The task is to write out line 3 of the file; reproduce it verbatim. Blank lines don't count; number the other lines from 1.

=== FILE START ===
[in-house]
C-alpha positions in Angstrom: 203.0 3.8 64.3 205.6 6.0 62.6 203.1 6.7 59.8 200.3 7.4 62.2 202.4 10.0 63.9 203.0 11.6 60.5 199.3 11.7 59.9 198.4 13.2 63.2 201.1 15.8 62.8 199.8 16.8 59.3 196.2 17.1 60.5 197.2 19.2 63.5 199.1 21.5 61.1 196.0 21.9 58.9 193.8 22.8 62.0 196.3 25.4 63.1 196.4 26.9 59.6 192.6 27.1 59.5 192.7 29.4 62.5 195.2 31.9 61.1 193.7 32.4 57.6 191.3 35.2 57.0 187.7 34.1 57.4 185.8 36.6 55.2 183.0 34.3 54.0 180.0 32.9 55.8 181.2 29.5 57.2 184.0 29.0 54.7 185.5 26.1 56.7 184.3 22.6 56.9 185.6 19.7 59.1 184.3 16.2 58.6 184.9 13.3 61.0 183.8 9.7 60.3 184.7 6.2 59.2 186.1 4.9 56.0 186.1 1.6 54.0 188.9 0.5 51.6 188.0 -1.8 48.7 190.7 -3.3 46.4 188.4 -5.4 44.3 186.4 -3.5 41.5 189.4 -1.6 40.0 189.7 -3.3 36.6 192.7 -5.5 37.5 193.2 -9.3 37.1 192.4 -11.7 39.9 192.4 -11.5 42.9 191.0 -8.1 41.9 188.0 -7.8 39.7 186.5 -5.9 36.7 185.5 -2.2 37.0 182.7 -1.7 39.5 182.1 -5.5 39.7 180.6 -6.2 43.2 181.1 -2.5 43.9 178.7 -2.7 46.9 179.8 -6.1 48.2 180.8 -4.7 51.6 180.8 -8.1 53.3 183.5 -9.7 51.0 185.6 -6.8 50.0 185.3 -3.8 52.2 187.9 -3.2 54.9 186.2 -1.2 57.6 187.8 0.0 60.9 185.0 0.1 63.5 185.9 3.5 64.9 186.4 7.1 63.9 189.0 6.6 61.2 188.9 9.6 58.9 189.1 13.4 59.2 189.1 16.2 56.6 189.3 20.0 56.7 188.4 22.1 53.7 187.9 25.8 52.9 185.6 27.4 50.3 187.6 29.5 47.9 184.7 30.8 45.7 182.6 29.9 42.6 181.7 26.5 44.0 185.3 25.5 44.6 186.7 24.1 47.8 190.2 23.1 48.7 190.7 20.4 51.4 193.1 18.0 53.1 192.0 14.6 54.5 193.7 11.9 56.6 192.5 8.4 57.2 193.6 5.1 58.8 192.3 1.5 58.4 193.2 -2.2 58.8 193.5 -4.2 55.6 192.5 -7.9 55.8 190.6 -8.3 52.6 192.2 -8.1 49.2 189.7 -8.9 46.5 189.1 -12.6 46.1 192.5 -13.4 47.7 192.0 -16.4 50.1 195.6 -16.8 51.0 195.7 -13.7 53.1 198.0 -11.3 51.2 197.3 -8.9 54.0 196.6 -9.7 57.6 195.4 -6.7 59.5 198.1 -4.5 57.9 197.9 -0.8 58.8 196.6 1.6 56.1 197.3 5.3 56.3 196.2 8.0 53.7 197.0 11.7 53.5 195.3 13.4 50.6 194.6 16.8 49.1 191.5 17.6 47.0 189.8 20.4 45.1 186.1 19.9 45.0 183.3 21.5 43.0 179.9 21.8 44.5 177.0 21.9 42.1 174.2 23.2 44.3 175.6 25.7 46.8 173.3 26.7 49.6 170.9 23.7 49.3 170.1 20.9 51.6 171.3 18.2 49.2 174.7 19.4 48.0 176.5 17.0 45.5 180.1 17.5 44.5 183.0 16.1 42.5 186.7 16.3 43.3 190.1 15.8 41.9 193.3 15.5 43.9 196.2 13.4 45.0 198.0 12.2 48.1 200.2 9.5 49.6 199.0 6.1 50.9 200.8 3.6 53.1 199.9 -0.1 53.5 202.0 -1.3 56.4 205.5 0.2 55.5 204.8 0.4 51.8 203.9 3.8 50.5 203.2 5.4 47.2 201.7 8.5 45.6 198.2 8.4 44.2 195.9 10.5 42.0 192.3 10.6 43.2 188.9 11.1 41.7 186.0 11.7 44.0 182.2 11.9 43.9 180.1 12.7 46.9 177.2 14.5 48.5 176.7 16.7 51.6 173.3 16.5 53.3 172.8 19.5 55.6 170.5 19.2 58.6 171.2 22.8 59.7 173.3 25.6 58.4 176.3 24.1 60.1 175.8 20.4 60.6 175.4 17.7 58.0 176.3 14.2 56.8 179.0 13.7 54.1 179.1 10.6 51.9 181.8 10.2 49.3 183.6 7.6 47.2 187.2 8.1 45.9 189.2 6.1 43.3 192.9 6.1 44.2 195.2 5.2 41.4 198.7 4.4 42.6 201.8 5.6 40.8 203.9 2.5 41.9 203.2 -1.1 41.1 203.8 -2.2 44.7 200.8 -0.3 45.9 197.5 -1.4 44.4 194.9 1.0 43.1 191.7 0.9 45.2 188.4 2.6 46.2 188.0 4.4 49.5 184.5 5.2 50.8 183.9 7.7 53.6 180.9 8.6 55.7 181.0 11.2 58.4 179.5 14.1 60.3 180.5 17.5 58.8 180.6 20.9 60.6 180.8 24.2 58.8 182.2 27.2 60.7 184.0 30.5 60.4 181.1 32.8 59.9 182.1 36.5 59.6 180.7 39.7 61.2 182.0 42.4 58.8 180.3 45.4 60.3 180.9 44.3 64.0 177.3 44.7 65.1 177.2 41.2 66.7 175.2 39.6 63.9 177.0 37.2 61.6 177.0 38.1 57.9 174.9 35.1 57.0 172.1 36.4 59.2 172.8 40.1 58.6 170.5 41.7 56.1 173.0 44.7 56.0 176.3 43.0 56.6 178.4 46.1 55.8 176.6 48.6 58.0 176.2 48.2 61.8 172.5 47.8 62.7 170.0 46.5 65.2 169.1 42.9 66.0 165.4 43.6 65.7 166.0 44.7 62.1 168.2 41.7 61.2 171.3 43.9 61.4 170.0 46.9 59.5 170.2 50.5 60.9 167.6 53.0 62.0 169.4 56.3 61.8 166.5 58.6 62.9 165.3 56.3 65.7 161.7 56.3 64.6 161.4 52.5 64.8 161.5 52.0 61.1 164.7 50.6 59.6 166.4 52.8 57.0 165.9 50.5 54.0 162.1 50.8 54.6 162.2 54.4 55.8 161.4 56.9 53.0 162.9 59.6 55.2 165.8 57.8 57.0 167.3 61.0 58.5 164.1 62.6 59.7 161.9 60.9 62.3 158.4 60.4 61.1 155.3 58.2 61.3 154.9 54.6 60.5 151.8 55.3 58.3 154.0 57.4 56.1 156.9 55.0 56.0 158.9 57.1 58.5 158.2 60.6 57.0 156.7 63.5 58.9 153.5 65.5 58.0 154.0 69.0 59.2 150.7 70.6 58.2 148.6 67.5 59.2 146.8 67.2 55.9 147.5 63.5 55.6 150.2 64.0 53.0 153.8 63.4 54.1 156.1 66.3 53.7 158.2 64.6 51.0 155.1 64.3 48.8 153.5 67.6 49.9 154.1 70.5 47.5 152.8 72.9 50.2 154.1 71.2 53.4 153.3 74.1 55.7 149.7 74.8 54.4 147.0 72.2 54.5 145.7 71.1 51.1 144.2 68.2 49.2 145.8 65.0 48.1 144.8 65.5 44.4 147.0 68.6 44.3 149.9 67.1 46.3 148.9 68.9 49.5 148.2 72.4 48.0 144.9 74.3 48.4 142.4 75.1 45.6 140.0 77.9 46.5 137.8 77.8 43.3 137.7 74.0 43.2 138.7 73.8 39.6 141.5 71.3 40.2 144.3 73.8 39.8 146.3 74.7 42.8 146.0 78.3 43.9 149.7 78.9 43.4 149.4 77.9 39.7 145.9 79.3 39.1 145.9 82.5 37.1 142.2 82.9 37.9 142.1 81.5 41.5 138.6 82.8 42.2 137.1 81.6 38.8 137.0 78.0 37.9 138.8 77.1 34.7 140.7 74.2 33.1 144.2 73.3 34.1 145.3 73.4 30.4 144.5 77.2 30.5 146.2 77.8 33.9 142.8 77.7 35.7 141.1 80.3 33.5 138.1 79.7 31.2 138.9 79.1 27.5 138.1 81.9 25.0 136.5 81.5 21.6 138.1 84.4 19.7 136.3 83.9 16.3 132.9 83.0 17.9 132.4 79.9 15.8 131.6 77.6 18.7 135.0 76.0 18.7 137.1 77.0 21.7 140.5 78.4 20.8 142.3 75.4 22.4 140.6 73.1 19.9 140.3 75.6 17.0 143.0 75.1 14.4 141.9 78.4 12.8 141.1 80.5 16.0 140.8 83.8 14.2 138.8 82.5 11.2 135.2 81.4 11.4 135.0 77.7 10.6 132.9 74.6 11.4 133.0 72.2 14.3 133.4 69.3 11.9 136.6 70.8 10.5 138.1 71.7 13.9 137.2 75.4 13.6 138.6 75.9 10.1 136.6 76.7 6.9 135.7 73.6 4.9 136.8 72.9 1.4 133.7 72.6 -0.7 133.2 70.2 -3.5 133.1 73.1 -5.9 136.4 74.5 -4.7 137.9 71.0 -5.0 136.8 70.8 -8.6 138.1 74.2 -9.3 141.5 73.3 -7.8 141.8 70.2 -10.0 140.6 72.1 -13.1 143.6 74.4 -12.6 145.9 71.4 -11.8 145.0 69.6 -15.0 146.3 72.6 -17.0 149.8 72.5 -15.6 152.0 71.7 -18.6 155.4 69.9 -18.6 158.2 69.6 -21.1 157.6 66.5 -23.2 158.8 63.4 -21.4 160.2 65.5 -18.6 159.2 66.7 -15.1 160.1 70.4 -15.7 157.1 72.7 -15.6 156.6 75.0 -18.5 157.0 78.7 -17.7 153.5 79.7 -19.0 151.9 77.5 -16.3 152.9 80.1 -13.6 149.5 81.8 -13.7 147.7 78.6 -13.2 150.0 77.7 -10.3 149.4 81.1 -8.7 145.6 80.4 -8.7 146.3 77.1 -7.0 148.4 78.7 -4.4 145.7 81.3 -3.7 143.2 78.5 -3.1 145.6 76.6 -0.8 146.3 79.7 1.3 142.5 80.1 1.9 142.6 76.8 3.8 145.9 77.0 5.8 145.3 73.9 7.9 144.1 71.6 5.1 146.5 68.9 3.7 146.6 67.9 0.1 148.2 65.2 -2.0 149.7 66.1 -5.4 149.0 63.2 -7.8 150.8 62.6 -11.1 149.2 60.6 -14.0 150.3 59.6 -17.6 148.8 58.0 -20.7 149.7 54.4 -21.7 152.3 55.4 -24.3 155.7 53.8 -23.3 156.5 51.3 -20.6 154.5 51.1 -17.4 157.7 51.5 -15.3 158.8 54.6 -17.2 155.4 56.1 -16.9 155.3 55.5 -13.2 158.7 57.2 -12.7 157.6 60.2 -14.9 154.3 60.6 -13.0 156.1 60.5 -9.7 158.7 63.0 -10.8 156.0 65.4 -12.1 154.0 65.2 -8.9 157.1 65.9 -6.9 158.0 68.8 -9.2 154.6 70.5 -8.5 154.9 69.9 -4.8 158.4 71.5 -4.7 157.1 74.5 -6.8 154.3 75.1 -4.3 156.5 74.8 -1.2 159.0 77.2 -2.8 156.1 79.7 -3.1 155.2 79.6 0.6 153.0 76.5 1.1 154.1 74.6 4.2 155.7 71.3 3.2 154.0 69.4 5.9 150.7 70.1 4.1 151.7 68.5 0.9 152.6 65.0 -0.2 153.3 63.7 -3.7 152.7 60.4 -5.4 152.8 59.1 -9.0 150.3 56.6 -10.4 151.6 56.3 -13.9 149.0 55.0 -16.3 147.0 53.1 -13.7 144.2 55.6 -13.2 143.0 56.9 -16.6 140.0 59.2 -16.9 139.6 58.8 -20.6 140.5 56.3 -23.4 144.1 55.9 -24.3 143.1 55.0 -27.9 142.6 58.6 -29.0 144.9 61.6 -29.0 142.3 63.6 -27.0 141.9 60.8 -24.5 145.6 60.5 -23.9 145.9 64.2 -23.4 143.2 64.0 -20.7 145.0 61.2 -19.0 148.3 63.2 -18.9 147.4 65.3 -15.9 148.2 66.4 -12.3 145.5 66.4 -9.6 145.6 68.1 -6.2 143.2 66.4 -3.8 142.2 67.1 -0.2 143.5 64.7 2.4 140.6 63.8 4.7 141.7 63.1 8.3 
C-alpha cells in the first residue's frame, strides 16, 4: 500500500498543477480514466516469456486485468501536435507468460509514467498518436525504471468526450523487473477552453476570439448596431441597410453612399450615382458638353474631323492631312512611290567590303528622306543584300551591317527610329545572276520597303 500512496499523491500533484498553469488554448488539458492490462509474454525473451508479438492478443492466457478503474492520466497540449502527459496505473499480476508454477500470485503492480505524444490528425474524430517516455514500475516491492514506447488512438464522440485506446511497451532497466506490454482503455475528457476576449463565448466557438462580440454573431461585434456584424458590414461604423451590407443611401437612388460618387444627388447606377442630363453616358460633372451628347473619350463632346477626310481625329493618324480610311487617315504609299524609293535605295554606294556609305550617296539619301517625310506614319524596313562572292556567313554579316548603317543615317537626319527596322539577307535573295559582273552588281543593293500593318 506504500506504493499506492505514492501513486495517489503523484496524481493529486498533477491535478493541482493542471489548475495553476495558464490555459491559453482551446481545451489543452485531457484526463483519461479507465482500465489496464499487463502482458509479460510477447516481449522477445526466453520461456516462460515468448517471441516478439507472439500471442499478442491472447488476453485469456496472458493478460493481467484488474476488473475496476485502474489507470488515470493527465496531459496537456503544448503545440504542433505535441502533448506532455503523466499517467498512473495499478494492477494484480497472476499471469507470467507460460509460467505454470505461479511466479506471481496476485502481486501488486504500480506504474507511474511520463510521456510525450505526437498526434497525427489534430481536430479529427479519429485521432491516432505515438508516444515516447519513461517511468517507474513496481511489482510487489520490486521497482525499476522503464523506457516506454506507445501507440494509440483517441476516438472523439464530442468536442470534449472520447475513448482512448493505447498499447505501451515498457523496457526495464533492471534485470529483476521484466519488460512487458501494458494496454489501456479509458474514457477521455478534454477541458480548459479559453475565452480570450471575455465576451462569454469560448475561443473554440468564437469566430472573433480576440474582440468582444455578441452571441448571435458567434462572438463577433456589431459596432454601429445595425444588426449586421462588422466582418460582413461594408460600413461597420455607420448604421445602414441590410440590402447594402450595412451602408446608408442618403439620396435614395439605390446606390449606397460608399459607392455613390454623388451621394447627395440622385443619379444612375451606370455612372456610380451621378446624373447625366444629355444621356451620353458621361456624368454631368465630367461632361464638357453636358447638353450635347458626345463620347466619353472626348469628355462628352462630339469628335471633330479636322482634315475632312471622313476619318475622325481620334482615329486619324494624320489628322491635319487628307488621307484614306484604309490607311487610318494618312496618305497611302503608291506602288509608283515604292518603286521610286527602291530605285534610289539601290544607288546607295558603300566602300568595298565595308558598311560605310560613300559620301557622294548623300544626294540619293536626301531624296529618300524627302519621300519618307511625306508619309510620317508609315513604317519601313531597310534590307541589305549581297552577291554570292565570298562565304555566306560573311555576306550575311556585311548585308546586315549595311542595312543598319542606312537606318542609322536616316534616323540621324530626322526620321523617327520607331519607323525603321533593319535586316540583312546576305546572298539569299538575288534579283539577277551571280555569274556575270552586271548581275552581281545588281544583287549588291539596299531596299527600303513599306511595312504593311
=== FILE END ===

C-alpha cells in the first residue's frame, strides 16, 4: 500500500498543477480514466516469456486485468501536435507468460509514467498518436525504471468526450523487473477552453476570439448596431441597410453612399450615382458638353474631323492631312512611290567590303528622306543584300551591317527610329545572276520597303 500512496499523491500533484498553469488554448488539458492490462509474454525473451508479438492478443492466457478503474492520466497540449502527459496505473499480476508454477500470485503492480505524444490528425474524430517516455514500475516491492514506447488512438464522440485506446511497451532497466506490454482503455475528457476576449463565448466557438462580440454573431461585434456584424458590414461604423451590407443611401437612388460618387444627388447606377442630363453616358460633372451628347473619350463632346477626310481625329493618324480610311487617315504609299524609293535605295554606294556609305550617296539619301517625310506614319524596313562572292556567313554579316548603317543615317537626319527596322539577307535573295559582273552588281543593293500593318 506504500506504493499506492505514492501513486495517489503523484496524481493529486498533477491535478493541482493542471489548475495553476495558464490555459491559453482551446481545451489543452485531457484526463483519461479507465482500465489496464499487463502482458509479460510477447516481449522477445526466453520461456516462460515468448517471441516478439507472439500471442499478442491472447488476453485469456496472458493478460493481467484488474476488473475496476485502474489507470488515470493527465496531459496537456503544448503545440504542433505535441502533448506532455503523466499517467498512473495499478494492477494484480497472476499471469507470467507460460509460467505454470505461479511466479506471481496476485502481486501488486504500480506504474507511474511520463510521456510525450505526437498526434497525427489534430481536430479529427479519429485521432491516432505515438508516444515516447519513461517511468517507474513496481511489482510487489520490486521497482525499476522503464523506457516506454506507445501507440494509440483517441476516438472523439464530442468536442470534449472520447475513448482512448493505447498499447505501451515498457523496457526495464533492471534485470529483476521484466519488460512487458501494458494496454489501456479509458474514457477521455478534454477541458480548459479559453475565452480570450471575455465576451462569454469560448475561443473554440468564437469566430472573433480576440474582440468582444455578441452571441448571435458567434462572438463577433456589431459596432454601429445595425444588426449586421462588422466582418460582413461594408460600413461597420455607420448604421445602414441590410440590402447594402450595412451602408446608408442618403439620396435614395439605390446606390449606397460608399459607392455613390454623388451621394447627395440622385443619379444612375451606370455612372456610380451621378446624373447625366444629355444621356451620353458621361456624368454631368465630367461632361464638357453636358447638353450635347458626345463620347466619353472626348469628355462628352462630339469628335471633330479636322482634315475632312471622313476619318475622325481620334482615329486619324494624320489628322491635319487628307488621307484614306484604309490607311487610318494618312496618305497611302503608291506602288509608283515604292518603286521610286527602291530605285534610289539601290544607288546607295558603300566602300568595298565595308558598311560605310560613300559620301557622294548623300544626294540619293536626301531624296529618300524627302519621300519618307511625306508619309510620317508609315513604317519601313531597310534590307541589305549581297552577291554570292565570298562565304555566306560573311555576306550575311556585311548585308546586315549595311542595312543598319542606312537606318542609322536616316534616323540621324530626322526620321523617327520607331519607323525603321533593319535586316540583312546576305546572298539569299538575288534579283539577277551571280555569274556575270552586271548581275552581281545588281544583287549588291539596299531596299527600303513599306511595312504593311